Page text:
an·​es·​the·​sia | \ ˌa-nəs-ˈthē-zhə \

Definition of anesthesia

1 : loss of sensation with or without loss of consciousness The patient was given intravenous medication to induce anesthesia. … doctors freeze the tumor with little coils filled with liquid nitrogen that are inserted in the prostate under anesthesia.— Andy Grove Awareness during anesthesia is a serious complication with potential long-term psychological consequences.— Michael S. Avidan et al. We often radiograph dogs when they are under anesthesia for spaying or neutering or other routine procedures.— Bonnie Wilcox — see also general anesthesia, local anesthesia
2 : an agent that produces anesthesia : anesthetic A capnometer measures the amount of carbon dioxide in exhaled air, thereby insuring that the tubes bringing oxygen and anesthesia to the patient are properly placed.— Lisa Belkin She was still groggy from her anesthesia, and she had an I.V. tube in her arm.The New Yorker These substances [=endorphins], which have been identified in recent years through research on brain chemistry, act as a natural anesthesia that can lessen extreme pain.— Norman Cousins … the baby emerges while the woman is unconscious, under a general anesthesia such as ether or nitrous oxide.— Deborah Tanzer

Examples of anesthesia in a Sentence

The patient was given an injection to induce anesthesia.

Recent Examples on the Web

After that, the anesthesia should kick in, and your mole plus the surrounding area should be nice and numb. Korin Miller, SELF, "What You Can Expect Before, During, and After Mole Removal," 28 July 2018 The one- to three-hour procedure (larger breasts take longer) is typically done under local anesthesia or IV sedation, and is considered to be minimally invasive. Jolene Edgar, Harper's BAZAAR, "Everything You Need To Know About The Non-Surgical Breast Lift," 17 Aug. 2018 Medical aesthetics exist in the place between hardcore plastic surgery, with anesthesia and downtime, and a more superficial procedure like getting a blowout. Cheryl Wischhover, Vox, "The push to make Botox as common as getting a blowout," 12 Sep. 2018 The patient was administered anesthesia prior to the surgery. Michael Bartiromo, Fox News, "California mom claiming emergency C-section was administered without anesthesia given $25 gift card as apology, fiancé says," 6 Aug. 2018 Hospitals also are grappling with shortages of regional anesthesia — local injections of lidocaine, bupivacaine and a third painkiller standard for eye surgery, orthopedic procedures and knee and hip replacements. Washington Post, "US hospitals grapple with prolonged injected opioid shortage," 27 June 2018 Atrium says steps it's taken to ensure a smooth transition include conducting drills with the new doctors and Atrium's nurse anesthetists — specialists trained to administer anesthesia under the supervision of a physician. Deon Roberts, charlotteobserver, "Atrium nears big change with its anesthesiologists. Here's what patients should expect," 19 June 2018 Anthem’s Medical Policy and Technology Assessment Committee, a majority of whom are external physicians, reviewed the available evidence addressing the use of general anesthesia and monitored anesthesia care for cataract surgery. Michelle Andrews, sacbee, "Anthem calls on eye surgeons to monitor anesthesia during cataract surgery | The Sacramento Bee," 27 Feb. 2018 Previous iterations of this procedure relied on anesthesia to keep the oryx manageably calm. Katherine J. Wu, Smithsonian, "New Artificial Insemination Technique Successfully Breeds Critically Endangered Scimitar-Horned Oryx," 10 July 2018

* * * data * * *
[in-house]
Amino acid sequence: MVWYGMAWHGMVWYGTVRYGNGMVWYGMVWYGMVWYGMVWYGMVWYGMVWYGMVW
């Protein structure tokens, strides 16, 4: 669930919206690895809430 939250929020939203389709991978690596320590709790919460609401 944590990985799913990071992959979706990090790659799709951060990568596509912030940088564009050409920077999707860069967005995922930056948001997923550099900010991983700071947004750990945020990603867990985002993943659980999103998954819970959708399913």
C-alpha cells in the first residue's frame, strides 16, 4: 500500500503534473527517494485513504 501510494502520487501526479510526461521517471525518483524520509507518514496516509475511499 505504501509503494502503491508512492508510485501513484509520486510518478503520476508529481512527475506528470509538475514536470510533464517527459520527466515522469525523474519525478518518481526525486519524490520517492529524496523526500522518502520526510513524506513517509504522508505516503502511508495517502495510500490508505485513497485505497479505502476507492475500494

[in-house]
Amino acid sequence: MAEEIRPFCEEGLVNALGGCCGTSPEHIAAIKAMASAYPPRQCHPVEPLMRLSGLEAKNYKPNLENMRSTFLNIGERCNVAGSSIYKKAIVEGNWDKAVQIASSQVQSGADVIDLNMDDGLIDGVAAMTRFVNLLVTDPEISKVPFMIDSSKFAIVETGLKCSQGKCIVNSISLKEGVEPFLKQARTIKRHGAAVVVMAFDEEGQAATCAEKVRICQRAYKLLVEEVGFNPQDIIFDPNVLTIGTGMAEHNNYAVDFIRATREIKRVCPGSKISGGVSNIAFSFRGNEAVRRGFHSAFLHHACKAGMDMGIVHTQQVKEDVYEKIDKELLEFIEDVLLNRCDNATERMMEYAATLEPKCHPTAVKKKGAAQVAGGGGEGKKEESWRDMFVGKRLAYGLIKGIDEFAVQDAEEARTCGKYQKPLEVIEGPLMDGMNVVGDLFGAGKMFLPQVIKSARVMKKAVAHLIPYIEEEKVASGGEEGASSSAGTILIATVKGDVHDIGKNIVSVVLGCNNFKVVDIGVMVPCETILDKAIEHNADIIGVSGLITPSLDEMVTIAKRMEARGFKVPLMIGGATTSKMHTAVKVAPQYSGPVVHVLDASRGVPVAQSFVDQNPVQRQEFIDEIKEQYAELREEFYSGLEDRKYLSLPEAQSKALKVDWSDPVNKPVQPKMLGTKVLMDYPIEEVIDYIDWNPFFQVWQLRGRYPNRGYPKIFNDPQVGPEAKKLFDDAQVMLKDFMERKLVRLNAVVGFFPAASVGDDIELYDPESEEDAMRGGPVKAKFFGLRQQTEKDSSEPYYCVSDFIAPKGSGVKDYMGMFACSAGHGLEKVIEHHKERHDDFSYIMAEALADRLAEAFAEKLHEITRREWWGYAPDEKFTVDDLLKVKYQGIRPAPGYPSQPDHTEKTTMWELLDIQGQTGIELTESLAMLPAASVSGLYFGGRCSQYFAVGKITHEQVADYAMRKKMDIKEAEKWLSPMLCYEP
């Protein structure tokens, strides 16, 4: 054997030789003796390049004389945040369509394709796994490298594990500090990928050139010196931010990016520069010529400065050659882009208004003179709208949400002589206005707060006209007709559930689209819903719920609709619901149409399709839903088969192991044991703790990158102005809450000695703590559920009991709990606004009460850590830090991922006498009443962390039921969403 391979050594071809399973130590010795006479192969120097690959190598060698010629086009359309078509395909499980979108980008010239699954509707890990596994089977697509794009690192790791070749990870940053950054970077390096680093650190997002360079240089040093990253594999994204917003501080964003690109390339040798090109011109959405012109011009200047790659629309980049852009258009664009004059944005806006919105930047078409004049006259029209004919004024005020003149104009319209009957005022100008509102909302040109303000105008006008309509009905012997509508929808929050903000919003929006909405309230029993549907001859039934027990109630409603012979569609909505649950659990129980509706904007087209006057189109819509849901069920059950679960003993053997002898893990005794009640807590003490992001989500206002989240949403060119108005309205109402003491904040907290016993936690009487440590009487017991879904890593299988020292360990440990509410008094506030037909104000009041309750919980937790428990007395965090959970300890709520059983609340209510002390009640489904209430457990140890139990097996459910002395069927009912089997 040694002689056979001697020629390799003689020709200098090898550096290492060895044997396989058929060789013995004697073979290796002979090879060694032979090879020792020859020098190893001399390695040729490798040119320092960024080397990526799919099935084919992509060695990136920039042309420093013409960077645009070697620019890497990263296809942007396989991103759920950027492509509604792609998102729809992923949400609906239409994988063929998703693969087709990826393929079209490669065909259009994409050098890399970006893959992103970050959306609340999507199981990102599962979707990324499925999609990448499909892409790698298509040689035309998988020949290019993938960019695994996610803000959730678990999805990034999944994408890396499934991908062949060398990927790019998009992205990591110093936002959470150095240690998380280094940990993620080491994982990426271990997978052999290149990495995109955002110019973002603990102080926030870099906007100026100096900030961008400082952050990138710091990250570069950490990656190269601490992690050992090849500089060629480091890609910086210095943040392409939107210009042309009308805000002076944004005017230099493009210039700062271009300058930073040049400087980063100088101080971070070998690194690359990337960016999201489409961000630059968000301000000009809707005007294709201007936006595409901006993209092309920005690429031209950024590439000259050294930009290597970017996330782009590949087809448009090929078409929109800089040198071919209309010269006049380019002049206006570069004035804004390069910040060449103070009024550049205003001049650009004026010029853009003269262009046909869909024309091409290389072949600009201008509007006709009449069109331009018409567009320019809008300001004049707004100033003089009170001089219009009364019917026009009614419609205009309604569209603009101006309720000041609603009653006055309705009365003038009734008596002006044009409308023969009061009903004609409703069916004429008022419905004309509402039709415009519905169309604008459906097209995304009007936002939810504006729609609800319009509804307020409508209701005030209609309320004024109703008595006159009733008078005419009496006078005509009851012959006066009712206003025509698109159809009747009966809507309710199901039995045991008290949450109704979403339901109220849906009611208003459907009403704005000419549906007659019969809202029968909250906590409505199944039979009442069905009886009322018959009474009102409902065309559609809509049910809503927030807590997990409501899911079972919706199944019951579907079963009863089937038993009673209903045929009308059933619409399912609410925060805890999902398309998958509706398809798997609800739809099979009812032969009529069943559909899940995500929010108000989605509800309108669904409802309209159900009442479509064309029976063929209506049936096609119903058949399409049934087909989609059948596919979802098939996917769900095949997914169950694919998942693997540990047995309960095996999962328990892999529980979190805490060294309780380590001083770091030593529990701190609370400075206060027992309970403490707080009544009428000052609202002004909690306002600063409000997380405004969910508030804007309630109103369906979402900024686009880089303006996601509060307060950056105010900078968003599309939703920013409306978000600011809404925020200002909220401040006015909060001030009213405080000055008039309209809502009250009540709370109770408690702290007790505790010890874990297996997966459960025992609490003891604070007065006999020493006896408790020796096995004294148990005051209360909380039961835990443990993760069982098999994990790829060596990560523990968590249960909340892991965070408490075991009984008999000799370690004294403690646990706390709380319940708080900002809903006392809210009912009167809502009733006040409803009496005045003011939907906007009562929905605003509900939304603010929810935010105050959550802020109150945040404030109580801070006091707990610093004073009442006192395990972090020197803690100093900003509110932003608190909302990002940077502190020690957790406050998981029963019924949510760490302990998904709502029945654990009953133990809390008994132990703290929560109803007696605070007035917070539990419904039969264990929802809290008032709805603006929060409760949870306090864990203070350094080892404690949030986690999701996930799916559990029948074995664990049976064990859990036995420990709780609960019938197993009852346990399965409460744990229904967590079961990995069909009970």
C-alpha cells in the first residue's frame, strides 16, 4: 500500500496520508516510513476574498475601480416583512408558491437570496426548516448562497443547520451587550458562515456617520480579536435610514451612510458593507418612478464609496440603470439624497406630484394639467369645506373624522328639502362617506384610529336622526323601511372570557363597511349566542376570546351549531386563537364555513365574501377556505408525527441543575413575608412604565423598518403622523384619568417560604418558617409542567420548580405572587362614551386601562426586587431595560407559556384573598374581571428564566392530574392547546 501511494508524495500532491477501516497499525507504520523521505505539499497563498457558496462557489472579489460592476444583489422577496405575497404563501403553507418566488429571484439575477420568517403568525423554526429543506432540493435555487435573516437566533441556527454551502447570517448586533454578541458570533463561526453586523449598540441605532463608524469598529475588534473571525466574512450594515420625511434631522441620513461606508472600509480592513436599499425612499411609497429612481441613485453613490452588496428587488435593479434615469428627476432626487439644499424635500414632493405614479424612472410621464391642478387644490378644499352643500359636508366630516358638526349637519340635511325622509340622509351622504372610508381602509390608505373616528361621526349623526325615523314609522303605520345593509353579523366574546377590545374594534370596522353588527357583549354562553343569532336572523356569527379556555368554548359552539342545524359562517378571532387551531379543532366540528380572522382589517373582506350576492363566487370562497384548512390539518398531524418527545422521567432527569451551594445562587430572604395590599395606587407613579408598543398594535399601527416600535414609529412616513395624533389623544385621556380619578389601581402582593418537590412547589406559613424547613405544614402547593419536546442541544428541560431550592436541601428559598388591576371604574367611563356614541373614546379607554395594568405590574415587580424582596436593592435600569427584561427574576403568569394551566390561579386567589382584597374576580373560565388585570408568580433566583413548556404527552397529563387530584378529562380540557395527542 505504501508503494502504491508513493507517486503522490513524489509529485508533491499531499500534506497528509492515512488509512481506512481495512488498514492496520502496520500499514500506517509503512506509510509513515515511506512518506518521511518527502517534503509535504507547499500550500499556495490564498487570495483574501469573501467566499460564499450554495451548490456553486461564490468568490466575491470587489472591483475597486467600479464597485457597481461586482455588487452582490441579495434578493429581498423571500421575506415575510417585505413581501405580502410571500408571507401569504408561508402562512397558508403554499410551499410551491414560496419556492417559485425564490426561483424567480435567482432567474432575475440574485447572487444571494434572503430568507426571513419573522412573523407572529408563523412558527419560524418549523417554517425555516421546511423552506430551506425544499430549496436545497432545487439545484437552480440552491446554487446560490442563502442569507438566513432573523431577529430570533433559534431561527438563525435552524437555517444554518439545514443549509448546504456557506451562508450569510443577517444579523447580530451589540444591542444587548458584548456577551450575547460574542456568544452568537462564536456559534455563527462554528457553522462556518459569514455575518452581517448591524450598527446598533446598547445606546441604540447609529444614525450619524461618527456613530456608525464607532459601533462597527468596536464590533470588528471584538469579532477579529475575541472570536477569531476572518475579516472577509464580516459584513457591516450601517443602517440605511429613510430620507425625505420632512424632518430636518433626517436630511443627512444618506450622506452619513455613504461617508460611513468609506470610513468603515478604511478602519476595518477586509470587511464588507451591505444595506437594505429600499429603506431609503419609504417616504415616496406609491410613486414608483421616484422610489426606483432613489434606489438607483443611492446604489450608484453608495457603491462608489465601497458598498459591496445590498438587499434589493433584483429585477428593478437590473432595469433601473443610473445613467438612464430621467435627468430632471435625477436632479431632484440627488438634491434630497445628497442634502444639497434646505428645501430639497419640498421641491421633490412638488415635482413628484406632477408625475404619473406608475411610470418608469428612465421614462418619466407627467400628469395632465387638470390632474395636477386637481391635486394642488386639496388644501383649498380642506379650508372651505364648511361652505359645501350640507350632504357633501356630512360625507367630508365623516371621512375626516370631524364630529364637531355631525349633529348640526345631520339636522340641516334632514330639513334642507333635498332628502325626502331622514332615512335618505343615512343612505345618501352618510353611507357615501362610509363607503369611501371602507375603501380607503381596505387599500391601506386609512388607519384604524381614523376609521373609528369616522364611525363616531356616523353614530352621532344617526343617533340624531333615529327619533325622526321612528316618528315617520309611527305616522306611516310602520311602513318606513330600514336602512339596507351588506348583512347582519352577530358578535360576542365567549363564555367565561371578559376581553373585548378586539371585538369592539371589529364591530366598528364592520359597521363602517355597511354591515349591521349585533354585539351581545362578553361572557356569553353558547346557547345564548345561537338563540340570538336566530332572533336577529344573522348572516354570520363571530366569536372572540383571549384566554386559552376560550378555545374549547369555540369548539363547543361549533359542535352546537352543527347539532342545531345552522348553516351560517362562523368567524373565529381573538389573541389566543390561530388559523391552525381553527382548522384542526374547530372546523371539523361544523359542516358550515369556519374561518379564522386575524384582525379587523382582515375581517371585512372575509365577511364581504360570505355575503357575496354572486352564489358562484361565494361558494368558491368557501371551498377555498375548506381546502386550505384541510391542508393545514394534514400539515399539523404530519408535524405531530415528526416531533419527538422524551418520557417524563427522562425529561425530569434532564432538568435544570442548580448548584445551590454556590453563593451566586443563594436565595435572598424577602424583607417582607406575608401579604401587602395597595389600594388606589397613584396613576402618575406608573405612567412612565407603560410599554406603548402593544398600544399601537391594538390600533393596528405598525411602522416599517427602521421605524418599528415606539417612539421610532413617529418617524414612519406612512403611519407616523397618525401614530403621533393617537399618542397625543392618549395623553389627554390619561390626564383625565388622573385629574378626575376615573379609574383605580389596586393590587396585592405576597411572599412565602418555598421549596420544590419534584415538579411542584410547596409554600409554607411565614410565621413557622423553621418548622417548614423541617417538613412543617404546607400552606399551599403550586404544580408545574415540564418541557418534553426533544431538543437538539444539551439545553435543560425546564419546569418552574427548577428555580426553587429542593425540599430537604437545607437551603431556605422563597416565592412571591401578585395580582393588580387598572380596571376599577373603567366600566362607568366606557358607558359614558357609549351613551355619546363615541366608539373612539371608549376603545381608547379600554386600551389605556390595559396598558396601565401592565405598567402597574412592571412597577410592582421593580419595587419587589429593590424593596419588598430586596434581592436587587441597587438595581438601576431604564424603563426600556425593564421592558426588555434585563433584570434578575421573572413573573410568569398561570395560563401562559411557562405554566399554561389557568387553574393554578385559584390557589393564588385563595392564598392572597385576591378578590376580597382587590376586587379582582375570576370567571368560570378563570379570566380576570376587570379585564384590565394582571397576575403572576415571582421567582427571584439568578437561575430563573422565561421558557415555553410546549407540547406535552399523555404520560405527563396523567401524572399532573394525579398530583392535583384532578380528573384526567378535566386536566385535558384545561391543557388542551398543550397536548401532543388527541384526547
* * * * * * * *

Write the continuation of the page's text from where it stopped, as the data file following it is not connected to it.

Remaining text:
These example sentences are selected automatically from various online news sources to reflect current usage of the word 'anesthesia.' Views expressed in the examples do not represent the opinion of Merriam-Webster or its editors. Send us feedback.

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First Known Use of anesthesia

circa 1721, in the meaning defined at sense 1

History and Etymology for anesthesia

New Latin, from Greek anaisthēsia insensibility, from a- + aisthēsis perception, from aisthanesthai to perceive — more at audible

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Last Updated

14 Jan 2019

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Time Traveler for anesthesia

The first known use of anesthesia was circa 1721

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More Definitions for anesthesia



English Language Learners Definition of anesthesia

medical : loss of feeling in a person's body or part of the body through the use of drugs


an·​es·​the·​sia | \ ˌa-nəs-ˈthē-zhə \

Kids Definition of anesthesia

: loss of feeling in all or part of the body with or without loss of consciousness The patient was given an injection before surgery to produce anesthesia.


variants: or chiefly British anaesthesia \ ˌan-​əs-​ˈthē-​zhə \

Medical Definition of anesthesia

1 : loss of sensation especially to touch usually resulting from a lesion in the nervous system or from some other abnormality
2 : loss of sensation and usually of consciousness without loss of vital functions artificially produced by the administration of one or more agents that block the passage of pain impulses along nerve pathways to the brain

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Rhyming Dictionary: Words that rhyme with anesthesia

Spanish Central: Translation of anesthesia

Nglish: Translation of anesthesia for Spanish Speakers

Britannica English: Translation of anesthesia for Arabic Speakers Encyclopedia article about anesthesia

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